With the ice paintings, I wanted to melt the very ice that threatened to (melt and) drown my city [Miami]. The work, beautiful and serene, would be a precursor of horrors to come. . . . I melted the ice on paper to create the works, adding paint and sediment. The works were made in Antarctica, about Antarctica, using Antarctica as the medium (provided to me by the very researchers who inform us about Antarctica).4
With its expressive abstraction, Astrid recalls the heroic dynamism of American art about 1950, at the apogee of U.S. cultural modernism and military power, but its aqueous sensibility also suggests the dissolution of those human institutions amid global climate disruption-to which Americans until recently have contributed more than any other people. This interpretation takes on added significance in light of the growing scientific consensus that Earth has entered a new geological epoch, the Anthropocene, distinguished from the preceding Holocene by the fact that humans since the nineteenth century have become the primary drivers of environmental change on a planetary scale. In describing this historic development, scientists associate the post-World War II period with a “Great Acceleration” of anthropogenic transformation.5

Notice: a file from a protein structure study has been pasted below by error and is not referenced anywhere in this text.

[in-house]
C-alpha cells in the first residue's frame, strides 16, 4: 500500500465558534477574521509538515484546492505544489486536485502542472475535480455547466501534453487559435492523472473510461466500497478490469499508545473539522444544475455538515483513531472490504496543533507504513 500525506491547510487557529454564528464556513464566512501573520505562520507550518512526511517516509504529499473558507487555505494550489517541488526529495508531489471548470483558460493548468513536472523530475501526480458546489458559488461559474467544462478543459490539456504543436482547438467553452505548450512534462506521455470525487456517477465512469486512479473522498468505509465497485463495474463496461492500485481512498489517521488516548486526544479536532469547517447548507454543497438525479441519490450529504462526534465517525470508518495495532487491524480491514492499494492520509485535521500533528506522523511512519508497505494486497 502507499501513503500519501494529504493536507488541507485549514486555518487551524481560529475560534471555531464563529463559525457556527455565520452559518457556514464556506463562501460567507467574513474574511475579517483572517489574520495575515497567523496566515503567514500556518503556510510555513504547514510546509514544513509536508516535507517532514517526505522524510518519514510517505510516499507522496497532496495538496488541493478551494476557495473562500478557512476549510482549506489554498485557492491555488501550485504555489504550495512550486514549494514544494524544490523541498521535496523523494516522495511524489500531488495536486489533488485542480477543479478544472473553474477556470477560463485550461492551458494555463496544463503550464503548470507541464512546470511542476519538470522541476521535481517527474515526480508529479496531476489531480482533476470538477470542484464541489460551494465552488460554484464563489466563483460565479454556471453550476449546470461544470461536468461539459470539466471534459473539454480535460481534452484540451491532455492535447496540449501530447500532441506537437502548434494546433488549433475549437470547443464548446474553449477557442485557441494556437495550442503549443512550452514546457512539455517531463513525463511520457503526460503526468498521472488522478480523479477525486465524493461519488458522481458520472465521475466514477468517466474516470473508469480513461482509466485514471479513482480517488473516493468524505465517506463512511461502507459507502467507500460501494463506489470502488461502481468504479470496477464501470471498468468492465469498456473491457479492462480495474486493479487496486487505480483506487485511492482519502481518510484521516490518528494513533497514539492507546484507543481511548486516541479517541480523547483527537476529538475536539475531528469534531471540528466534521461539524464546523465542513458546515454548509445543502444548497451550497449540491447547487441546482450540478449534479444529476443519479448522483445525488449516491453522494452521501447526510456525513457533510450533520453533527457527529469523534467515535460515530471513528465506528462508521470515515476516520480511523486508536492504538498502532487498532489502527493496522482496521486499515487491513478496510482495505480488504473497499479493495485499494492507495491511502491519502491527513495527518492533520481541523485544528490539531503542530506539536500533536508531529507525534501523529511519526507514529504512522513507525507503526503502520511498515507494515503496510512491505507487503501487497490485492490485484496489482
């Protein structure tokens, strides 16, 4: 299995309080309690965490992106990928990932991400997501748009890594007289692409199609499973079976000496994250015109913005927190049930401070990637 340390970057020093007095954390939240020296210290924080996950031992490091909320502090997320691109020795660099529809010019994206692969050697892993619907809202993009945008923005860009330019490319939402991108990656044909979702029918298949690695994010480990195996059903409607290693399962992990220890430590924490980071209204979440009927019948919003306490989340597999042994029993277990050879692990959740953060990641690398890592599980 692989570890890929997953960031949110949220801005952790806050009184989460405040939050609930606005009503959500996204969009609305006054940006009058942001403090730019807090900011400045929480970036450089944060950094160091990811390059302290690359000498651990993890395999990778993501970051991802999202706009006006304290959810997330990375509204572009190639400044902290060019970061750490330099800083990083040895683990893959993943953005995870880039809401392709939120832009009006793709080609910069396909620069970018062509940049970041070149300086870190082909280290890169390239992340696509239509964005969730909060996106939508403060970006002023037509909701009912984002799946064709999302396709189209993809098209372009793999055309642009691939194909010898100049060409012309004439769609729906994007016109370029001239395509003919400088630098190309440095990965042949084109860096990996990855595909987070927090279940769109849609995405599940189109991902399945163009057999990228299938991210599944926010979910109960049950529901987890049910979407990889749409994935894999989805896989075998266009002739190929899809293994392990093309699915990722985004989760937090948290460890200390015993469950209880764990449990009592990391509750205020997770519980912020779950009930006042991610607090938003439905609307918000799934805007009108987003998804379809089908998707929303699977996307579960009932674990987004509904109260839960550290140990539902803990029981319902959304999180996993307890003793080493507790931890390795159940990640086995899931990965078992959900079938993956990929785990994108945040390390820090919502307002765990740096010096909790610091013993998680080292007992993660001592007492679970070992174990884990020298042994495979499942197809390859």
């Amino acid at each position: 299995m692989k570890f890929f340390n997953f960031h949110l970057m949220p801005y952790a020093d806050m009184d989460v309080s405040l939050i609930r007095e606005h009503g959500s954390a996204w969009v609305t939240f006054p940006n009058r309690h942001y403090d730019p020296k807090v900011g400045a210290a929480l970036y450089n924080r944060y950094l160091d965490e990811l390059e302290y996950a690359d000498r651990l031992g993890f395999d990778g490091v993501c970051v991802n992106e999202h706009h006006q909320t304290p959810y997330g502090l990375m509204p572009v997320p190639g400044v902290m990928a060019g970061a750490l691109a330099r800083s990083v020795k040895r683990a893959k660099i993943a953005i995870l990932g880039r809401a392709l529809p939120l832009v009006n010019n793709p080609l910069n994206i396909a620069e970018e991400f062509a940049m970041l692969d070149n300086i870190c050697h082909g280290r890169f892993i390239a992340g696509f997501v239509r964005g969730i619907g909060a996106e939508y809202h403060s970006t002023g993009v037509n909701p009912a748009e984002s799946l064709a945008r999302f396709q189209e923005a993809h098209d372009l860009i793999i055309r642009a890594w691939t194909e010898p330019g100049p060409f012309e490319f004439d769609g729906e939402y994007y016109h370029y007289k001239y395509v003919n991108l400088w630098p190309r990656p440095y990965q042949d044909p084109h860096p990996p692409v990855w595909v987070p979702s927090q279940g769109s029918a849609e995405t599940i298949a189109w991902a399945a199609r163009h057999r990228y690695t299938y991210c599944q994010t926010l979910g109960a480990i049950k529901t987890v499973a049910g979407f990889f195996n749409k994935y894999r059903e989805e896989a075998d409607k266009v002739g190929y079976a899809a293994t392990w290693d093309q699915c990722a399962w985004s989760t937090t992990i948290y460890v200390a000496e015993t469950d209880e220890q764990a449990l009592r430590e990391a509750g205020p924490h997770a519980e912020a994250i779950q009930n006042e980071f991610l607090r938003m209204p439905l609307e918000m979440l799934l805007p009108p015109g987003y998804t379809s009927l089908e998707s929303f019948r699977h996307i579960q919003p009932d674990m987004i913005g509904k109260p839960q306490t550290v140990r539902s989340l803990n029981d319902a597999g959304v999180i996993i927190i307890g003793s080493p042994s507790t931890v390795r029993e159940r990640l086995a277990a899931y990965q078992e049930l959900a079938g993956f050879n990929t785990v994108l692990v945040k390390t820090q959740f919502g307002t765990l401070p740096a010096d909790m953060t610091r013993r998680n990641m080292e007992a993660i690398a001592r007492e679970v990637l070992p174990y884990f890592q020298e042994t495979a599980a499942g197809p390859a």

Cortada‘s Astrid provides a fitting introduction to these issues and this series of commentaries, highlighting the significance of ecology as a key concern not only in American art today but also as a defining idea in the history of modernity writ large-an idea whose comprehension demands our acceptance of environmental change as an irrevocable fact of life.
Please make your charitable donations to the New York Foundation for the Arts, fiscal sponsor of Xavier Cortada’s Participatory Eco-Art Projects, and help engage audiences in addressing global climate change concerns.